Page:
Schmid, P. et al. Mosaic morphology in the thorax of Australopithecus sediba. Science 340, 1234598 (2013).
Bastir, M. et al. 3D geometric morphometrics of thorax variation and allometry in Hominoidea. J. Hum. Evol. 113, 10–23 (2017).
De Troyer, A., Kirkwood, P. A. & Wilson, T. A. Respiratory action of the intercostal muscles. Phys. Rev. 85, 717–756 (2005).
García-Martínez, D. et al. Over 100 years of Krapina: new insights into the Neanderthal thorax from the study of rib cross-sectional morphology. J. Hum. Evol. 122, 124–132 (2018).
Openshaw, P., Edwards, S. & Helms, P. Changes in rib cage geometry during childhood. Thorax 39, 624–627 (1984).
LoMauro, A. & Aliverti, A. Sex differences in respiratory function. Breathe 14, 131–140 (2018).
Bastir, M. et al. In vivo 3D analysis of thoracic kinematics: changes in size and shape during breathing and their implications for respiratory function in recent humans and fossil hominins. Anat. Rec. 300, 255–264 (2017).
Callison, W. É., Holowka, N. B. & Lieberman, D. E. Thoracic adaptations for ventilation during locomotion in humans and other mammals. J. Exp. Biol. 222, jeb189357 (2019).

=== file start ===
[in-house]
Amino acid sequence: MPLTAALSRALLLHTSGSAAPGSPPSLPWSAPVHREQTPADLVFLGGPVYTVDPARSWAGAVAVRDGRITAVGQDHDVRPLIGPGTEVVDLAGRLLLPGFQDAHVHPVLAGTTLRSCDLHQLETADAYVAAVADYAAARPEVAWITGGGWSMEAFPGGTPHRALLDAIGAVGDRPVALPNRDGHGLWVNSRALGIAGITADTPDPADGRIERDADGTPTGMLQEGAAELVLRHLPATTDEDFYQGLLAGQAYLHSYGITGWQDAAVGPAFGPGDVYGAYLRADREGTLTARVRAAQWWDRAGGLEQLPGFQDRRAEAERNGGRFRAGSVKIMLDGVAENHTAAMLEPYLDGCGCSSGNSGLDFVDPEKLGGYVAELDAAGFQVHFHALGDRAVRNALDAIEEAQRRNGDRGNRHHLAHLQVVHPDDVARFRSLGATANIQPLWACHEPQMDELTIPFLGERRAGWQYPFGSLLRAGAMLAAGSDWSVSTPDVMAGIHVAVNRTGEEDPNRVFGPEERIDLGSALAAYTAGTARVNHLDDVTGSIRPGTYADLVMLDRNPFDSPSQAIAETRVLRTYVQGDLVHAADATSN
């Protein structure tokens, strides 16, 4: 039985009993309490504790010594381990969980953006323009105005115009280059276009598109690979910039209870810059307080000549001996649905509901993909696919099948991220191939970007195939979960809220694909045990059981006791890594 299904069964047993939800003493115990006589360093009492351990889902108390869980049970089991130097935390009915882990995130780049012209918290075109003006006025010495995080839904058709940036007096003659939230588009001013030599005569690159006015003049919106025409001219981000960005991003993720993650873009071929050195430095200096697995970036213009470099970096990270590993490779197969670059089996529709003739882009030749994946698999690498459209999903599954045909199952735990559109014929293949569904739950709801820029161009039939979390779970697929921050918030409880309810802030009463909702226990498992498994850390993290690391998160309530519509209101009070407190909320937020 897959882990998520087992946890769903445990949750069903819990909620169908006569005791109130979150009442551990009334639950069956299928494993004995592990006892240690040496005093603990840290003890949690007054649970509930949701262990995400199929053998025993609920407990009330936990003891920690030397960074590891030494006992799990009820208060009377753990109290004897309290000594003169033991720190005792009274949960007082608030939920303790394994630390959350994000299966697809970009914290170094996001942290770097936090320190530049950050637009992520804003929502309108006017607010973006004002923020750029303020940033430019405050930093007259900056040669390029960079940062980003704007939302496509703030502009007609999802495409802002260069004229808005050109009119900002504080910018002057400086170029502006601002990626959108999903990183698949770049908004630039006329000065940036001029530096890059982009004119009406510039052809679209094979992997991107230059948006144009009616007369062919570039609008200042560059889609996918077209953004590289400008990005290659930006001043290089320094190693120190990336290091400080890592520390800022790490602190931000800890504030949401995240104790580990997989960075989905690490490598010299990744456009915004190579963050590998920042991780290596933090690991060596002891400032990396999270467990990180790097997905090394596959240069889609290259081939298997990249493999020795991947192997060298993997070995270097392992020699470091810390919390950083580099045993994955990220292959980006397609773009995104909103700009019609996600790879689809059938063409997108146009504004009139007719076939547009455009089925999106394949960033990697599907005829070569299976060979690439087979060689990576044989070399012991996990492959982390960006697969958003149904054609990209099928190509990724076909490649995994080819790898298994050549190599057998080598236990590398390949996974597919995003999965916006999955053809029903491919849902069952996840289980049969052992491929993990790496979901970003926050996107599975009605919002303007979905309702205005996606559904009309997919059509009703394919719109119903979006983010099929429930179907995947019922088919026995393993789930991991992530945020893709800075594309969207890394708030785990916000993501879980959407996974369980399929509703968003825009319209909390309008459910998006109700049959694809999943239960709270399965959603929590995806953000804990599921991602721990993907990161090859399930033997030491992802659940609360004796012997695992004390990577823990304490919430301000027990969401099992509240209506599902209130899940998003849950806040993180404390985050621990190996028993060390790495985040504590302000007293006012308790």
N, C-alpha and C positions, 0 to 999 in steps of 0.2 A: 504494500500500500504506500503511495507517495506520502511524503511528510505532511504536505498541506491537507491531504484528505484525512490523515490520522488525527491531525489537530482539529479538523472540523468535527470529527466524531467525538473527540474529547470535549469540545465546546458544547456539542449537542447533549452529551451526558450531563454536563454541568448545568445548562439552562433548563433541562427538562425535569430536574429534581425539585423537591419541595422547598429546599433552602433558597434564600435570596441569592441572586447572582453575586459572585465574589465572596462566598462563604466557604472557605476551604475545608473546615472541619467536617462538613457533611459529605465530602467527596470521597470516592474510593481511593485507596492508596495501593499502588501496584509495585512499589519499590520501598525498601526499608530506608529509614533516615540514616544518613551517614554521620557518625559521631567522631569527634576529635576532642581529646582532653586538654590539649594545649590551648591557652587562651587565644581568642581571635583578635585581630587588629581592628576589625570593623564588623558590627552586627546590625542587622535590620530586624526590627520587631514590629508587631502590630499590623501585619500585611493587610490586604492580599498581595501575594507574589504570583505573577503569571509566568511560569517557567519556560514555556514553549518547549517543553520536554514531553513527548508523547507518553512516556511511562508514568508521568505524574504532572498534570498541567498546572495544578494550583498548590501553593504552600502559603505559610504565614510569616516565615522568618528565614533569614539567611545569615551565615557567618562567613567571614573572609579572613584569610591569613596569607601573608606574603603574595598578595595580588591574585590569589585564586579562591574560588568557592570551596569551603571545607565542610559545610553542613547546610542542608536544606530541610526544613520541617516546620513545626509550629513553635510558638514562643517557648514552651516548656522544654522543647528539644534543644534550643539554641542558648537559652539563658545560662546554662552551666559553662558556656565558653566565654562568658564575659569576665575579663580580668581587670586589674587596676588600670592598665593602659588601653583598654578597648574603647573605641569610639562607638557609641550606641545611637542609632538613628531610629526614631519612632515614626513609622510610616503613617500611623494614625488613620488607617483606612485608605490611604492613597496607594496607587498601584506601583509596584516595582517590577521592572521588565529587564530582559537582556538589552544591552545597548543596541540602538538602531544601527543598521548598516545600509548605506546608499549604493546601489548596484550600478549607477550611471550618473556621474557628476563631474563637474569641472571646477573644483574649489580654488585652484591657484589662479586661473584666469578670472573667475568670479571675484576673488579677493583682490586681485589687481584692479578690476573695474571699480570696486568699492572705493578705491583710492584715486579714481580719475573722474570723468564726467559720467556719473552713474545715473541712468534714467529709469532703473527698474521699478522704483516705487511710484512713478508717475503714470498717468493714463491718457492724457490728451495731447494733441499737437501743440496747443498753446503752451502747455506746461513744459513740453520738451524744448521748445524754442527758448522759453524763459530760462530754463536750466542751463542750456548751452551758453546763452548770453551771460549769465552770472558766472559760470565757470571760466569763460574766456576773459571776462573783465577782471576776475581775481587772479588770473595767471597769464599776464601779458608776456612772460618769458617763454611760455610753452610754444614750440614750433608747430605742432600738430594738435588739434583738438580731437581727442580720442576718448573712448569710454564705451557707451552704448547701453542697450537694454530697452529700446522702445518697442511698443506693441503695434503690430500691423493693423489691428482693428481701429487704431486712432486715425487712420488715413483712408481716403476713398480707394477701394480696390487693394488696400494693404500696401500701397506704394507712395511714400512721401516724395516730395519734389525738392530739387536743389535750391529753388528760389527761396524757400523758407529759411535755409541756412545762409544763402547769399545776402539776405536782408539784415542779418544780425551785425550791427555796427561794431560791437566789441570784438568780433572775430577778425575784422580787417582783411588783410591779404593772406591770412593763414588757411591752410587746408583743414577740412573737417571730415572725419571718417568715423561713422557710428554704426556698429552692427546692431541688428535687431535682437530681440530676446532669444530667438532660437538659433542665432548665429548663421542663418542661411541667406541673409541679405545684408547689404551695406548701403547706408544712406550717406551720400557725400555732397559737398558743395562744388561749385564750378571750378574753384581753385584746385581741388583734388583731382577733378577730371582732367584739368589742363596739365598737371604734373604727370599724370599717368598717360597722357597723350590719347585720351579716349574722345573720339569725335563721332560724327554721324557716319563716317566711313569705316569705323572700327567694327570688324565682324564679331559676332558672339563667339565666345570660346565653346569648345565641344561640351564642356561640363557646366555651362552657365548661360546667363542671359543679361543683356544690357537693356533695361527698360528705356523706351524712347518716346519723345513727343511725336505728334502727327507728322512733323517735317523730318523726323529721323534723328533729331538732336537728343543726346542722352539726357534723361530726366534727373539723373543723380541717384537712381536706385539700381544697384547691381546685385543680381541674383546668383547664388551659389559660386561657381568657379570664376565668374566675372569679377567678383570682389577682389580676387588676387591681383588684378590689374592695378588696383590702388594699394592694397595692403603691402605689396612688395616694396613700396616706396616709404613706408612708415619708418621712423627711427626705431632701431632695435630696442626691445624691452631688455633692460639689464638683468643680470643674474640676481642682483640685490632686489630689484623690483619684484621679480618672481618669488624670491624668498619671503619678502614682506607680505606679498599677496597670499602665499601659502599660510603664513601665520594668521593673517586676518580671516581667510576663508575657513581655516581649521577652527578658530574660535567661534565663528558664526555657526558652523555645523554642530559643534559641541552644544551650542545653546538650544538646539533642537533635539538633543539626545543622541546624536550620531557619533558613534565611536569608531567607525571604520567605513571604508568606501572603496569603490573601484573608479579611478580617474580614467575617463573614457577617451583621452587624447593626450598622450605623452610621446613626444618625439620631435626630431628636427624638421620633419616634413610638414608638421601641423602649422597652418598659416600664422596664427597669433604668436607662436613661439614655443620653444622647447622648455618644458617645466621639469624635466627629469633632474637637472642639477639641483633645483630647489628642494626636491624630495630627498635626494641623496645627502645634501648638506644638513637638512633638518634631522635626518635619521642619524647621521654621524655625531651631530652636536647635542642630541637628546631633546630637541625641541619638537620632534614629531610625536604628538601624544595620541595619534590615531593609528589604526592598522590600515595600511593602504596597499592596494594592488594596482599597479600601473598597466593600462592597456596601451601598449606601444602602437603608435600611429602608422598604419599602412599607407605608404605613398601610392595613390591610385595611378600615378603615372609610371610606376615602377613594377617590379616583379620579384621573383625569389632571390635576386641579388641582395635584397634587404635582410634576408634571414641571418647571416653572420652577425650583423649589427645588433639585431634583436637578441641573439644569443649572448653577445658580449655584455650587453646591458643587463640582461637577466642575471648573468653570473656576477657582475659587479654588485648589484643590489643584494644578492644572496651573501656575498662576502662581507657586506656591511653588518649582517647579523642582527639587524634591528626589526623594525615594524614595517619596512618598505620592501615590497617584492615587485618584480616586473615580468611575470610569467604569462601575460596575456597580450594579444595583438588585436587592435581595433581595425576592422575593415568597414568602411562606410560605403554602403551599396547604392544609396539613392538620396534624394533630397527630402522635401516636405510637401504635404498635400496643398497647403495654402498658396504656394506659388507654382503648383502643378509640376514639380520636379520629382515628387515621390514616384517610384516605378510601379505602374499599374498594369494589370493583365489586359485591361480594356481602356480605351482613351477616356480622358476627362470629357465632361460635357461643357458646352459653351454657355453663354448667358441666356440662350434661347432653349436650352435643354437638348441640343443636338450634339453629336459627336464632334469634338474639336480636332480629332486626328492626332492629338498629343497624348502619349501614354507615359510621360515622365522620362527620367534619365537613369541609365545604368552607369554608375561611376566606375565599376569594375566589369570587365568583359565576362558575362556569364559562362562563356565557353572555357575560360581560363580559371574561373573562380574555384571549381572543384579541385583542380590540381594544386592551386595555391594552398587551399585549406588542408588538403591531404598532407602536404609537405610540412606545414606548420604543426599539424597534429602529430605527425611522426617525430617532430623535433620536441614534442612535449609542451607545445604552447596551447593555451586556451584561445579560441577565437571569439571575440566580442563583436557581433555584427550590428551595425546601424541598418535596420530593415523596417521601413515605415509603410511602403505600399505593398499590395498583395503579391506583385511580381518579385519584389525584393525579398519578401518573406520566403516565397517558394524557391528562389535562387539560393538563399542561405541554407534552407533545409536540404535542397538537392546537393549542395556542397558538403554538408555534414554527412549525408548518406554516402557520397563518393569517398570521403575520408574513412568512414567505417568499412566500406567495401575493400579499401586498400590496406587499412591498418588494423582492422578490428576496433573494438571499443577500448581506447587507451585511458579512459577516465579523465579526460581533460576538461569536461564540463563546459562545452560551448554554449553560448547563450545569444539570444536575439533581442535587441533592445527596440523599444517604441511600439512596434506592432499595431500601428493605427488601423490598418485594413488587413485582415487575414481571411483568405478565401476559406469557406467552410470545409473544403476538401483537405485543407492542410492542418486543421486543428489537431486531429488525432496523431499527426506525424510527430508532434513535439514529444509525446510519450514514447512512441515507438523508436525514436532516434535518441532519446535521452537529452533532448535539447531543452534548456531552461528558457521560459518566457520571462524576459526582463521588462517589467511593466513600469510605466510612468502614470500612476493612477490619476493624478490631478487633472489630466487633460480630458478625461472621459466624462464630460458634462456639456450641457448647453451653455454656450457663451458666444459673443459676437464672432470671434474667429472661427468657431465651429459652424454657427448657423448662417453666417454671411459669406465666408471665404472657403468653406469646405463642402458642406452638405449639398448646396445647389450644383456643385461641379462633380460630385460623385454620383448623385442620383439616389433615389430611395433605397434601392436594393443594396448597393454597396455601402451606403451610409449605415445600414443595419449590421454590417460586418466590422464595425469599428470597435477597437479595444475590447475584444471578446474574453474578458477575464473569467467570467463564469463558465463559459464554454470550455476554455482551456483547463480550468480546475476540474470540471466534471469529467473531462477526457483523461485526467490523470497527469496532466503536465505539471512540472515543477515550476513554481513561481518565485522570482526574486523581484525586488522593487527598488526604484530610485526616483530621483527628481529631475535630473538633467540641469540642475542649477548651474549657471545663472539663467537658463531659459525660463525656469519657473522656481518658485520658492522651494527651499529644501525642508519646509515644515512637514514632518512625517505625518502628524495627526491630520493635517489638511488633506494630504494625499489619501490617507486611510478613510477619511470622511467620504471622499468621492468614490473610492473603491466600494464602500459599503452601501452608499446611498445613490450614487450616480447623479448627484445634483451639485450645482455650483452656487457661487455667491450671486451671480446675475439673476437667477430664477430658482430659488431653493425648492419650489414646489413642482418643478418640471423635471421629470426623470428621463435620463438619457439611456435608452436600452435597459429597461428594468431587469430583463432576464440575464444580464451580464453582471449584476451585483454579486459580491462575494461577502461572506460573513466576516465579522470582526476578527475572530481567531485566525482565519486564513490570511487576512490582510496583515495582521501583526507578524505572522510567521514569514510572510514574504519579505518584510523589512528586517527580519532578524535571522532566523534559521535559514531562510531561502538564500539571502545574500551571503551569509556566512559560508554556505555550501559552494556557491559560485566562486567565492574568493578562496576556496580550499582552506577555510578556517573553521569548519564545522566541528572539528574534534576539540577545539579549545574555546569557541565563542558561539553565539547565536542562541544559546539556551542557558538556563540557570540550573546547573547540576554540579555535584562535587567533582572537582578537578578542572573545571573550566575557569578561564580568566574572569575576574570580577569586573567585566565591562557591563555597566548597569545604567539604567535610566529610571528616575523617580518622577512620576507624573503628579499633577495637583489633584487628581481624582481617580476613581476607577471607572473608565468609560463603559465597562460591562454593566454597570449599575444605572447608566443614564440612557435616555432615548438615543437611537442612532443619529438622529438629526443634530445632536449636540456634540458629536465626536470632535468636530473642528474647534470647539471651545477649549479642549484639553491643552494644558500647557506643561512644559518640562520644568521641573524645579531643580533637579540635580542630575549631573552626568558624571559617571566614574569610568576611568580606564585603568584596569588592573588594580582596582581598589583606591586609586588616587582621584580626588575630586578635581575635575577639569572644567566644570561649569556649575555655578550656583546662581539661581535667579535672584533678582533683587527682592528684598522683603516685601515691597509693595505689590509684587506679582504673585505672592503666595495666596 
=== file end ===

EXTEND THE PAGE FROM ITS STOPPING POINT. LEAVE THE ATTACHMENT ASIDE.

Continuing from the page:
Latimer, B. & Ward, C. V. in The Nariokotome Homo erectus Skeleton (eds Walker, A. & Leakey, R.) 266–293 (Harvard Univ. Press, 1993).
Haeusler, M., Schiess, R. & Boeni, T. New vertebral and rib material point to modern bauplan of the Nariokotome Homo erectus skeleton. J. Hum. Evol. 61, 575–582 (2011).
Bastir, M. et al. Differential growth and development of the upper and lower human thorax. PLoS ONE 8, e75128 (2013).
Haeusler, M. et al. Morphology, pathology, and the vertebral posture of the La Chapelle-aux-Saints Neandertal. Proc. Natl Acad. Sci. USA 116, 4923–4927 (2019).
Schiess, R. & Haeusler, M. No skeletal dysplasia in the Nariokotome boy KNM-WT 15000 (Homo erectus)—a reassessment of congenital pathologies of the vertebral column. Am. J. Phys. Anthropol. 150, 365–374 (2013).
Warrener, A. G., Lewton, K. L., Pontzer, H. & Lieberman, D. E. A wider pelvis does not increase locomotor cost in humans, with implications for the evolution of childbirth. PLoS ONE 10, e0118903 (2015).
Beyer, B. et al. In vivo thorax 3D modelling from costovertebral joint complex kinematics. Clin. Biomech. 29, 434–438 (2014).
Beyer, B. et al. Effect of anatomical landmark perturbation on mean helical axis parameters of in vivo upper costovertebral joints. J. Biomech. 48, 534–538 (2015).
De Troyer, A., Kelly, S., Macklem, P. T. & Zin, W. A. Mechanics of intercostal space and actions of external and internal intercostal muscles. J. Clin. Invest. 75, 850–857 (1985).
Wilson, T. A. & De Troyer, A. The two mechanisms of intercostal muscle action on the lung. J. Appl Physiol. 96, 483–488 (2004).